Circular illogic

 Revolver gets lost in its own philosophical ramblings

Josh Bell

Released more than two years ago in the director’s native England, Guy Ritchie’s Revolver finally limps into U.S. theaters about 10 minutes shorter and certainly no more comprehensible, despite a parade of supposed psychiatric experts (including Deepak Chopra!) explaining the movie’s central metaphor directly to the camera right before the end credits roll. It’s easy to blame his marriage to the Kabbalah-obsessed Madonna for Ritchie’s trip straight off the deep end, but the assured forcefulness of the mumbo jumbo he peddles in Revolver points to a far more endemic problem: Maybe he actually believes this bullshit.

And to call pre-Madonna Ritchie promising is a bit of an overstatement anyway; his first two features, 1998’s Lock, Stock and Two Smoking Barrels and 2000’s Snatch, were Brit glosses on the Quentin Tarantino literate-crooks formula, with lots of fancy camera moves and complicated plot twists but little that didn’t feel derivative or superficial. Perhaps as a response to accusations of being a style-over-substance filmmaker, Ritchie has packed Revolver with so much “substance” that it completely overwhelms his still somewhat charming style. Instead of a mildly amusing gangster movie, he’s made a horribly self-important gangster movie that fancies itself high art.

It’s not even much of a gangster movie. Ritchie favorite Jason Statham does his typical sardonic tough-guy bit as Jake Green, just released from prison after serving seven years on an unnamed charge. Like most movie gangsters just out of prison, Jake is after revenge; his target is unnaturally tan casino owner Dorothy (yes, Dorothy) Macha (Ray Liotta, really earning his paycheck), who screwed Jake over in some unspecified way that led to his time in the slammer. So far, so standard. But while plotting his revenge, Jake runs across two mysterious loan sharks (Andre Benjamin and Vincent Pastore) who somehow know things that are about to happen to him before he does, and inform him that he has a rare blood disease and only three days to live. They offer to help Jake in some vague way if he will just give them all his money and do everything they say.

Notice that many of the plot elements are left unrevealed; we never find out why Jake was in prison or what Macha did to him or why Macha has such an intense rivalry with an Asian drug kingpin called Lord John. Ritchie’s past crime movies often suffered from a surfeit of details, but here it seems like he’s holding back from explaining the plot not to simplify things but because he’s far too busy having all the characters explain his ill-defined new-agey mysticism, either in endless voice-over (Jake’s inner monologue does not shut up) or in long, rambling speeches about the nature of the universe.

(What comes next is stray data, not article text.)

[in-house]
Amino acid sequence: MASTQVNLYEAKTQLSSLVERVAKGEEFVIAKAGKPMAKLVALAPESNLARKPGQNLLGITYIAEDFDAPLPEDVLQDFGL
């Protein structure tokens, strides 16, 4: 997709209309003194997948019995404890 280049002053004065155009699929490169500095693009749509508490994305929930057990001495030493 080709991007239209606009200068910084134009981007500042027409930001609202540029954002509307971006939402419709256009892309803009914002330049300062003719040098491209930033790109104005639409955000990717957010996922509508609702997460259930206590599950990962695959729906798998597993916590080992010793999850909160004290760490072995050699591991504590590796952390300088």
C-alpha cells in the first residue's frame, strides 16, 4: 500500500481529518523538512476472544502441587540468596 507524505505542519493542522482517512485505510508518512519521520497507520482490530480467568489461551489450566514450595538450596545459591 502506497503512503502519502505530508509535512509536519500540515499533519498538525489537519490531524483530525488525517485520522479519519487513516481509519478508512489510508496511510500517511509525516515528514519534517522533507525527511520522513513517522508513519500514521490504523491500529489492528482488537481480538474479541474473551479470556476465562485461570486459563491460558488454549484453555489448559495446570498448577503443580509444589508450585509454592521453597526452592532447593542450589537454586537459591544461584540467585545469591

Like most lame-o head-trip movies, Revolver eventually posits the idea that (spoiler!) the whole thing is really taking place inside Jake’s mind, and that the characters are manifestations of different parts of his personality. What the esteemed Dr. Chopra explains at the end is that really what is much harder to overcome than gun-toting hitmen with superhuman hearing or maniacal casino moguls who can’t stop self-tanning is our own ego, man. Once Jake rids himself of his crippling self-awareness, all his gangster-related problems go away. It’s just like real life.

If only Ritchie had likewise rid himself of his own no doubt pop-star-bolstered ego, he might have realized that he was making the equivalent of Crank crossed with Waking Life (dig that random animated sequence). Then again, that’s probably exactly what he was going for. There you have it: Guy Ritchie, completely self-actualized maker of terrible movies.


* 1/2

Jason Statham, Ray Liotta, Andre Benjamin, Vincent Pastore

Directed by Guy Ritchie

Rated R

Opens Friday

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